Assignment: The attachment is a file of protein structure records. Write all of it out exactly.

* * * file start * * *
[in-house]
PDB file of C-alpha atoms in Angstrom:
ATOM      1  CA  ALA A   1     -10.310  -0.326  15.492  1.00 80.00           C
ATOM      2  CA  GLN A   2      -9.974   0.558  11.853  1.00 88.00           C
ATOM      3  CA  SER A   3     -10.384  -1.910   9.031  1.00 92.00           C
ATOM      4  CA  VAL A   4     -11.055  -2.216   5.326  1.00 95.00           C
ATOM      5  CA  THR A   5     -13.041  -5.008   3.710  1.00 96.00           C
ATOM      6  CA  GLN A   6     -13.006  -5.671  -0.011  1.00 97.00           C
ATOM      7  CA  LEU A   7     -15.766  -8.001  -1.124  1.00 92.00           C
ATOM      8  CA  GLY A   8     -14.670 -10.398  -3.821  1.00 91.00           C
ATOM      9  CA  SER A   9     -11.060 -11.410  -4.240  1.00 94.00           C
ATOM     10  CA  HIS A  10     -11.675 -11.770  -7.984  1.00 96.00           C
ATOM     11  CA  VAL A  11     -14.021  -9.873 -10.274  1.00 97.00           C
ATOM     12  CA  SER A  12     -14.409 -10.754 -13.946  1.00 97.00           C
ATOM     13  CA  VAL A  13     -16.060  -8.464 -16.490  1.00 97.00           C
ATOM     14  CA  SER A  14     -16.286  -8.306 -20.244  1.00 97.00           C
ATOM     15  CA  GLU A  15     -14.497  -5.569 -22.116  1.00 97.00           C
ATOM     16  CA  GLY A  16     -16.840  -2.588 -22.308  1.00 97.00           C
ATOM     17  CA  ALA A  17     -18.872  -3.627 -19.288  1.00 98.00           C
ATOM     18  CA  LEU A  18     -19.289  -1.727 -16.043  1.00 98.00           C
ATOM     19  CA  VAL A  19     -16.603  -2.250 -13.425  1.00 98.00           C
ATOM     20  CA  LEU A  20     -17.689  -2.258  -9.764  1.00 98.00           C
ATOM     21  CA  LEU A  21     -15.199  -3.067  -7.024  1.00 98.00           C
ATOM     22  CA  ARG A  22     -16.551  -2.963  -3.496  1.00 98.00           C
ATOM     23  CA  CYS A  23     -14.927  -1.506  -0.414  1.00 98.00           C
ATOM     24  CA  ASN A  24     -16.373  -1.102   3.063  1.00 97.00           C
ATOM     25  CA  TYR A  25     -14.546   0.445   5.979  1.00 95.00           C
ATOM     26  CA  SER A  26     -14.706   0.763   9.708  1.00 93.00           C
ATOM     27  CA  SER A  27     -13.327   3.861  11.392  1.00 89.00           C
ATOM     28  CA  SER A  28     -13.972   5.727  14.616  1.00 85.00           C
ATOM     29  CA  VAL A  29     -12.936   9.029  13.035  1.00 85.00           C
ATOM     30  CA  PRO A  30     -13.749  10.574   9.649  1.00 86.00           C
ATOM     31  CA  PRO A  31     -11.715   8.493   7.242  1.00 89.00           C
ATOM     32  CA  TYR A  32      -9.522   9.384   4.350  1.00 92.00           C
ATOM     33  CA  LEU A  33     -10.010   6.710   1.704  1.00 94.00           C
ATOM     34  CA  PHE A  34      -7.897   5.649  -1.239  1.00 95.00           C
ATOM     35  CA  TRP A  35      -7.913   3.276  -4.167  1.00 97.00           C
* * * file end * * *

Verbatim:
[in-house]
PDB file of C-alpha atoms in Angstrom:
ATOM      1  CA  ALA A   1     -10.310  -0.326  15.492  1.00 80.00           C
ATOM      2  CA  GLN A   2      -9.974   0.558  11.853  1.00 88.00           C
ATOM      3  CA  SER A   3     -10.384  -1.910   9.031  1.00 92.00           C
ATOM      4  CA  VAL A   4     -11.055  -2.216   5.326  1.00 95.00           C
ATOM      5  CA  THR A   5     -13.041  -5.008   3.710  1.00 96.00           C
ATOM      6  CA  GLN A   6     -13.006  -5.671  -0.011  1.00 97.00           C
ATOM      7  CA  LEU A   7     -15.766  -8.001  -1.124  1.00 92.00           C
ATOM      8  CA  GLY A   8     -14.670 -10.398  -3.821  1.00 91.00           C
ATOM      9  CA  SER A   9     -11.060 -11.410  -4.240  1.00 94.00           C
ATOM     10  CA  HIS A  10     -11.675 -11.770  -7.984  1.00 96.00           C
ATOM     11  CA  VAL A  11     -14.021  -9.873 -10.274  1.00 97.00           C
ATOM     12  CA  SER A  12     -14.409 -10.754 -13.946  1.00 97.00           C
ATOM     13  CA  VAL A  13     -16.060  -8.464 -16.490  1.00 97.00           C
ATOM     14  CA  SER A  14     -16.286  -8.306 -20.244  1.00 97.00           C
ATOM     15  CA  GLU A  15     -14.497  -5.569 -22.116  1.00 97.00           C
ATOM     16  CA  GLY A  16     -16.840  -2.588 -22.308  1.00 97.00           C
ATOM     17  CA  ALA A  17     -18.872  -3.627 -19.288  1.00 98.00           C
ATOM     18  CA  LEU A  18     -19.289  -1.727 -16.043  1.00 98.00           C
ATOM     19  CA  VAL A  19     -16.603  -2.250 -13.425  1.00 98.00           C
ATOM     20  CA  LEU A  20     -17.689  -2.258  -9.764  1.00 98.00           C
ATOM     21  CA  LEU A  21     -15.199  -3.067  -7.024  1.00 98.00           C
ATOM     22  CA  ARG A  22     -16.551  -2.963  -3.496  1.00 98.00           C
ATOM     23  CA  CYS A  23     -14.927  -1.506  -0.414  1.00 98.00           C
ATOM     24  CA  ASN A  24     -16.373  -1.102   3.063  1.00 97.00           C
ATOM     25  CA  TYR A  25     -14.546   0.445   5.979  1.00 95.00           C
ATOM     26  CA  SER A  26     -14.706   0.763   9.708  1.00 93.00           C
ATOM     27  CA  SER A  27     -13.327   3.861  11.392  1.00 89.00           C
ATOM     28  CA  SER A  28     -13.972   5.727  14.616  1.00 85.00           C
ATOM     29  CA  VAL A  29     -12.936   9.029  13.035  1.00 85.00           C
ATOM     30  CA  PRO A  30     -13.749  10.574   9.649  1.00 86.00           C
ATOM     31  CA  PRO A  31     -11.715   8.493   7.242  1.00 89.00           C
ATOM     32  CA  TYR A  32      -9.522   9.384   4.350  1.00 92.00           C
ATOM     33  CA  LEU A  33     -10.010   6.710   1.704  1.00 94.00           C
ATOM     34  CA  PHE A  34      -7.897   5.649  -1.239  1.00 95.00           C
ATOM     35  CA  TRP A  35      -7.913   3.276  -4.167  1.00 97.00           C